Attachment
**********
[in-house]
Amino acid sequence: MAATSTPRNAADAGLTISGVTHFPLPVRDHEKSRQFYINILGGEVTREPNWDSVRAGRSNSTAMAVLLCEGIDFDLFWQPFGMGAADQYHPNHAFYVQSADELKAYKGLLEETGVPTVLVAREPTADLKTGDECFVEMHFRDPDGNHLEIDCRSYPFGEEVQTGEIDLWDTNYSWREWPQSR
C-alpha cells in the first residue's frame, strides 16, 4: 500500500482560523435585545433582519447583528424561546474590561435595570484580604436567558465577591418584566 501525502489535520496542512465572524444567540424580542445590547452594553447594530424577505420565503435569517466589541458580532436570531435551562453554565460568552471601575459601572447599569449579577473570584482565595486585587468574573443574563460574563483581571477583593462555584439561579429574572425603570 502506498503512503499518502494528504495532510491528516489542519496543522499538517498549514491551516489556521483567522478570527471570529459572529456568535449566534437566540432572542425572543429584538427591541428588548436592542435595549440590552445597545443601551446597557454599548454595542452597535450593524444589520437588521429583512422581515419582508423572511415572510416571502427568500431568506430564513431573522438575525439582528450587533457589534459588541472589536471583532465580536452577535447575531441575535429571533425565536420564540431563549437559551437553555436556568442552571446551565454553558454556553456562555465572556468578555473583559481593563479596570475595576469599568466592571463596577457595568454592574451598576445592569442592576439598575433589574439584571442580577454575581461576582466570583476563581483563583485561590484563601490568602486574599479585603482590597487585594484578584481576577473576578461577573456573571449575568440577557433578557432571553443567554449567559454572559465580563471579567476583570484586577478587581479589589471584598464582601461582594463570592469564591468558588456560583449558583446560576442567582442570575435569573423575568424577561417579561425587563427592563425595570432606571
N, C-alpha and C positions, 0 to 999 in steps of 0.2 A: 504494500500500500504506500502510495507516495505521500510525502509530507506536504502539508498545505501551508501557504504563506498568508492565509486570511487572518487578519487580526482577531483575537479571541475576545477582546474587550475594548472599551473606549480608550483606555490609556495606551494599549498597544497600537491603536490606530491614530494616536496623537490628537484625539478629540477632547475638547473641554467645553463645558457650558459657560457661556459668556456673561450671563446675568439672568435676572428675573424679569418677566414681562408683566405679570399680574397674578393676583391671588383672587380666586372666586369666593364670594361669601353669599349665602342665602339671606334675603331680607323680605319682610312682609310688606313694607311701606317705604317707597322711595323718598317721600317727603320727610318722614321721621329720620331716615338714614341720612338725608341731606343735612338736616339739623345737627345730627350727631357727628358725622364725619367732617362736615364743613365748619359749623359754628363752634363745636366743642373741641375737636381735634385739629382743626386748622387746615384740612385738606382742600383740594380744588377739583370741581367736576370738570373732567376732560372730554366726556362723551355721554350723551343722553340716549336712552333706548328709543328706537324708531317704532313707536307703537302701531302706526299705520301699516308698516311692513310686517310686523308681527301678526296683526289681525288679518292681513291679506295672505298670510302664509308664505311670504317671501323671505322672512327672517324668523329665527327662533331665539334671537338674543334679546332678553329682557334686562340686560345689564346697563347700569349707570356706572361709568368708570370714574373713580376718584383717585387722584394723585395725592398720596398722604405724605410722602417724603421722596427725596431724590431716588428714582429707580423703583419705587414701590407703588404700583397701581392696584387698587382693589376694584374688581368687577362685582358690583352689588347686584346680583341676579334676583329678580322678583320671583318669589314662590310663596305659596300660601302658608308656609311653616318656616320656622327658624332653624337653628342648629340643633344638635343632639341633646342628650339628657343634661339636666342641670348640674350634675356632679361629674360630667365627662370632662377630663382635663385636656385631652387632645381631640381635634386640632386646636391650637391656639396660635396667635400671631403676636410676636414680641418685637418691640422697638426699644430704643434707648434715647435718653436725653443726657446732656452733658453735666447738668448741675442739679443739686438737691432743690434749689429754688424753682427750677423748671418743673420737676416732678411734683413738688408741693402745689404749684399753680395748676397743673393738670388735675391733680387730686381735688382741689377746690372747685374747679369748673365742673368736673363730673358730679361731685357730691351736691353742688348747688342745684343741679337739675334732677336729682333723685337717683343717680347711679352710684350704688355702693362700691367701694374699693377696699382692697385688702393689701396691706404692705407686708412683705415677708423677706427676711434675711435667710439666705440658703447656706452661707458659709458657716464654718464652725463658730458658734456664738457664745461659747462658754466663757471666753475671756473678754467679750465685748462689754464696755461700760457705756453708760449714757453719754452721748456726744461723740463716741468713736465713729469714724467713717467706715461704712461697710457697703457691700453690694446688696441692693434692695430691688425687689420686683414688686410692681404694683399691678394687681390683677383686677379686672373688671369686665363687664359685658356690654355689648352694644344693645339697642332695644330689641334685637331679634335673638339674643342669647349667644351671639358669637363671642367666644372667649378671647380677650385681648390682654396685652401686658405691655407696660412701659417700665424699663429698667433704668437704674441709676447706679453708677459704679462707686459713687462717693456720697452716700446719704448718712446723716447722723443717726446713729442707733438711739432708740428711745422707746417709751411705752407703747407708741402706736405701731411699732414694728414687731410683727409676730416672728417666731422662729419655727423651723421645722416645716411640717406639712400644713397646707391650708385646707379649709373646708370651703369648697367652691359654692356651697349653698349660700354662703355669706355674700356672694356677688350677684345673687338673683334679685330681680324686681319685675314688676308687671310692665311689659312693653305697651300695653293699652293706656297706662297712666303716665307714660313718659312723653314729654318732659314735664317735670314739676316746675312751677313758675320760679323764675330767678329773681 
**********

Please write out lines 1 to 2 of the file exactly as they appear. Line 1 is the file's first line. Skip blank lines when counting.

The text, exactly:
[in-house]
Amino acid sequence: MAATSTPRNAADAGLTISGVTHFPLPVRDHEKSRQFYINILGGEVTREPNWDSVRAGRSNSTAMAVLLCEGIDFDLFWQPFGMGAADQYHPNHAFYVQSADELKAYKGLLEETGVPTVLVAREPTADLKTGDECFVEMHFRDPDGNHLEIDCRSYPFGEEVQTGEIDLWDTNYSWREWPQSR